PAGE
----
I'm trying to come up with how I come up with my ideas.  Three of my novels came from the kernels of dreams, although one in the end only very, very vaguely.  I used to jive with my old writing partner  RoseAnna.   She's the same one the My Little Pony book came from. We would take these long walks and toss around ideas.  Usually it would start with a character, or a couple of characters.  Sometimes we would lend characters to each other, though they usually changed almost beyond recognition in another writer's voice.  We created the same way.  Characters first.  Then worlds.  Then plot.  We would steal characteristics from people we knew.

When we were teenagers we would so intermingle our ideas to create a book concept that we would own it together.  Originally we were co authors, but our styles varied too much.  But we would actually assign a book to one or the other of us.  At one point we both had five books ahead of the one we were writing.  I wrote three of the books we used to walk around and talk about.  Shining in Darkness, the ex My Little Pony book, of course.  Sheep that Stray and Incarnate both came from dreams, but we certainly spent enough time walking around and talking about them.  Especially Incarnate.  If I had my preference, I would like to walk book ideas with someone.

Right now my massage therapist, Michael, is also my writing partner, so we talk out ideas while I get a massage.  Which is always a little weird because I am not looking at him.

These days, I still get ideas from characters that get stuck in my head.  Then they collect things to them like other magnets.  Other characters.  The world forms from how it has effected my characters. Eventually I start working on the world by itself.  Somewhere in there the plot appears out of things I want my characters to do.  The character scenes usually come first.  The battle scenes come towards the end.

Developing characters I use my crazy sick comprehensive character worksheet I got from Leonard Chang at Mills College in his novel writing class.  Inspired by it, my old writing partner Anne created a crazy sick comprehensive world worksheet, but I use that less.  However, I use those once the process is well underway.

Sometimes I will have a scene stuck in my head.  Usually it is the beginning or end scene of the book, though in Incarnate one of the foundation blocks comes in the middle, and does not exactly include any of the main characters.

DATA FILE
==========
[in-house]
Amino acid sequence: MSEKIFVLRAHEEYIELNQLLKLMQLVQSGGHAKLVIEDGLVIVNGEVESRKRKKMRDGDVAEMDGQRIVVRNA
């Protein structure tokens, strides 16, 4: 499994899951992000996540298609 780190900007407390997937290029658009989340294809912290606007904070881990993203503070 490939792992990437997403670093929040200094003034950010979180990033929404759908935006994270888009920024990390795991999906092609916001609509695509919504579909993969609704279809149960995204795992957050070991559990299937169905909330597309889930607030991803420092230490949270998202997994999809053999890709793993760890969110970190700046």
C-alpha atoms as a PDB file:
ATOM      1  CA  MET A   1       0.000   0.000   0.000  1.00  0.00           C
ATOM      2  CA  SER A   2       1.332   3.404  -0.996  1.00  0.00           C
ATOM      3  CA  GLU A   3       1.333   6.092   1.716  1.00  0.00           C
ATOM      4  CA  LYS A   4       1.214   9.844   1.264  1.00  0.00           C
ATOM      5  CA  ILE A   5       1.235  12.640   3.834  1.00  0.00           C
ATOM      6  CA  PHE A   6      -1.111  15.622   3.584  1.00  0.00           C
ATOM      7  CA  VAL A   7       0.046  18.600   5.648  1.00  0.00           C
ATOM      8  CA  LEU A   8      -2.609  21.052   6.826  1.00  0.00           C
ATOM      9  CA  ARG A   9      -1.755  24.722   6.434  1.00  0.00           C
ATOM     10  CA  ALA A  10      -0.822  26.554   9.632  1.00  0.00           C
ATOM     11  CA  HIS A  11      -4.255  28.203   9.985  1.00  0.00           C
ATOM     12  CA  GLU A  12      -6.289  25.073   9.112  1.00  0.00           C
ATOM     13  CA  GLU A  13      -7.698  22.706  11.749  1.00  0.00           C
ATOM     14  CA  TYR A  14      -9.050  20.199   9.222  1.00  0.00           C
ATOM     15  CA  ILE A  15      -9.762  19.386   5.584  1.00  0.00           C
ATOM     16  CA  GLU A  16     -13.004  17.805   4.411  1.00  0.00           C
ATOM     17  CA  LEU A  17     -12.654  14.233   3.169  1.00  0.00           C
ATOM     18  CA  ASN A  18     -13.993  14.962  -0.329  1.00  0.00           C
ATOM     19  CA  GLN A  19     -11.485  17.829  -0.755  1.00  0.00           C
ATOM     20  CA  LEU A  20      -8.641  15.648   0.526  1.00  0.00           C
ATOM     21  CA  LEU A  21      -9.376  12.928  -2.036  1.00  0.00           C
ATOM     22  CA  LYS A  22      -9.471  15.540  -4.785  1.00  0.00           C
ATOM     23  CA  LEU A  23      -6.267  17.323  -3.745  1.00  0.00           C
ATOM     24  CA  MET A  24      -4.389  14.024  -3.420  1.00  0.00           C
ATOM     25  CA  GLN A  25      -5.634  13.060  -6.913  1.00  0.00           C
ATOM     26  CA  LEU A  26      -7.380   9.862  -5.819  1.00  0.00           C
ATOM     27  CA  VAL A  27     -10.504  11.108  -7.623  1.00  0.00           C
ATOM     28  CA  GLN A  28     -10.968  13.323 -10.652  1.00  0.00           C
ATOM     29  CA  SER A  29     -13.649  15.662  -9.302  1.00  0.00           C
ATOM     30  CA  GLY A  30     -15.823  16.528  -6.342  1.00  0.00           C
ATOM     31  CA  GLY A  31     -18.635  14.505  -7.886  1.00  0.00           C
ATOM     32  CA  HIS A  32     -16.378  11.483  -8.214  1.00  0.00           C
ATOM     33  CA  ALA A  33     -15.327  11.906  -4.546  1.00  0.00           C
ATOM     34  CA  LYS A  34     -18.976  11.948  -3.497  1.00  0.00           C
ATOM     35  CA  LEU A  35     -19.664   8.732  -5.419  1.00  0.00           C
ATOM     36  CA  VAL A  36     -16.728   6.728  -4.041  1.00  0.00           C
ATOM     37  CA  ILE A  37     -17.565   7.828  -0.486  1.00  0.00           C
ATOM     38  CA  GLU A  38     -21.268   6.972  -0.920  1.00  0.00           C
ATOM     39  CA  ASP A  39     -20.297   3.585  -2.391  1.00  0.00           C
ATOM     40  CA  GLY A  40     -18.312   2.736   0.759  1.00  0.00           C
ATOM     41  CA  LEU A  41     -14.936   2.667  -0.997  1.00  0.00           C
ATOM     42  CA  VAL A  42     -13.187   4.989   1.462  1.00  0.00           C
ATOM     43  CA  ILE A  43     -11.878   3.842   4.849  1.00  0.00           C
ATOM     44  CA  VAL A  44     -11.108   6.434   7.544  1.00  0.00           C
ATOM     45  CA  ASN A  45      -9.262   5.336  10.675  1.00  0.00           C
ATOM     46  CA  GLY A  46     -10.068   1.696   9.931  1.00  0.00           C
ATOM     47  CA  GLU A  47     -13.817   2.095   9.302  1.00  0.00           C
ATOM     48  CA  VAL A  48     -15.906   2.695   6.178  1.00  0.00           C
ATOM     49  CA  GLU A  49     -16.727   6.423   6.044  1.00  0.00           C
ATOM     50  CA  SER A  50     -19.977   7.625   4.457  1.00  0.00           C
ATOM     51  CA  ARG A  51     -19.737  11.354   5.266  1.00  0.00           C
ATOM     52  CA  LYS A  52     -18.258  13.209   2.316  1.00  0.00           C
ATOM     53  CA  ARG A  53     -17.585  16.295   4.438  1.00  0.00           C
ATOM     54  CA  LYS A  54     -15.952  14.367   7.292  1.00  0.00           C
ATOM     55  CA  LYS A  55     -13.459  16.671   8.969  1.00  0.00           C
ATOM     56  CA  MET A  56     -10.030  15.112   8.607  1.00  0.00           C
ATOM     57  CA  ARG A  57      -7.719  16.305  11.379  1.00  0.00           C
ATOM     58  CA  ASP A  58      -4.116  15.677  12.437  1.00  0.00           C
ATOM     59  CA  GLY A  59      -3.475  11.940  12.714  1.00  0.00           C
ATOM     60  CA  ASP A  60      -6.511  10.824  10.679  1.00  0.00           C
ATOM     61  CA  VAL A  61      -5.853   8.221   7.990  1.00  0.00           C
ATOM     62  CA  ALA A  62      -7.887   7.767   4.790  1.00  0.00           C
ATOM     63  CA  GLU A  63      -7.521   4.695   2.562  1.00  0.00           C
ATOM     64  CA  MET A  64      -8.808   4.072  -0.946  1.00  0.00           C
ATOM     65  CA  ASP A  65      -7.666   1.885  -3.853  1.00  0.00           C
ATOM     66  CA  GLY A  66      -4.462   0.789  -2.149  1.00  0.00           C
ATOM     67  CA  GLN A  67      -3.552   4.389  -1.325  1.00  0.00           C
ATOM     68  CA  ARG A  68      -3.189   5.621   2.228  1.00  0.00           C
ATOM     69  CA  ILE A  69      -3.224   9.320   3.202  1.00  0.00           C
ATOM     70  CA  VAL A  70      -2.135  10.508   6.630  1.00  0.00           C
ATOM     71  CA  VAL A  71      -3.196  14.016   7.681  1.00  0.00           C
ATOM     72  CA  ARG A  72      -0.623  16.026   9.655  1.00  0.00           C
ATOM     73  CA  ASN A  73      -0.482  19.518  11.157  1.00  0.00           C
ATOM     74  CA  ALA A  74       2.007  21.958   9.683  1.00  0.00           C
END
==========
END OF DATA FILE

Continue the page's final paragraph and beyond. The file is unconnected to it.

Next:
Music matters a lot.  Sometimes I will come up with a character from a person a song makes me think of.  Sometimes a song becomes emblematic of a scene or theme for a character.  Occasionally the song is a scene.  Back in the RoseAnna days we used to listen to music for hours on end.  When we were younger we were obsessed with the sixties.  But as we got older we became somewhat more contemporary.  We would listen to a song and ask each other, "Who does this song belong to?"  The song wouldn't have to represent something that happened to the character, but how the character or characters in the song would react if they were put into that situation.  I still do that, listening to the radio.  Listening to new music.  Especially when I have new characters.

I can spend hours jotting notes to myself, or playing with Inspiration software, or often just staring vaguely and imagining.  I am ashamed to admit this, but I may be busy imagining a scene or character while talking to friends.  Sometimes I'm even rude enough to get out one of the little notebooks I carry around and write down notes.

But writing exercises puzzle me.  There is no time to delve.  I may go back, though, to experiment.  I have never been able to write speculative fiction short pieces.  I write literary fiction short pieces.  I write memoir short pieces, which you think would be harder, because you have to separate out and encapsulate something from the stream of life, but I create my life out of stories and themes.  But I suck at speculative fiction short pieces.  They always end up as novels.  Or, lately, series.

So perhaps I can learn something from writing exercises.  If nothing else, I will enjoy good company in an extremely cold coffee house basement.

But I'm in holding for someone who will raid the quarter jar with me so that we can go buy candy down at the party store.  And then walk, often wearing holes in the sidewalks on the same paths, or letting it get too dark on some trail up north.  And talk a book.  Until then I listen to musician's ideas and the dogs put up with hearing mine.

Monday, February 23, 2015

Living in the Woods

I grew up in the woods.  Not the real woods.  The woods of Into the Woods.  My post before last discussed some of the differences between the movie and the play of Into the Woods.  One of the things I missed from the movie and loved about the play was the sense of the woods not just as a fairy tale world, but of a place of liminality--it is the place of the in betweens in life and the place to change.  It exists outside our world but heightens our lives.  It is a place of moments.

I grew up in a liberal, artistic household in a city renown for great parks, the world's largest man made waterfall, and symphony and a community college the largest walled prison in the world, and currently the growth economic industries are pot and happy ending massage parlors.  It was a conservative place in the real world.  But I didn't live there.

My parents created a world where we had school chalkboards on the walls and dry ice for our games.  I had a trapeze swing inside.  My mother wrote novels and poetry.  I went to art classes.  The world breathed creativity, intellectualism, and good natured debates.  My father worked at and eventually became the regional bank president all while running around town in a flannel shirt and a pink bandana on weekends.  We had pets from dogs and cats to birds to a four foot long monitor lizard with mouth rot.  We brought home stray animals.  We brought home strays.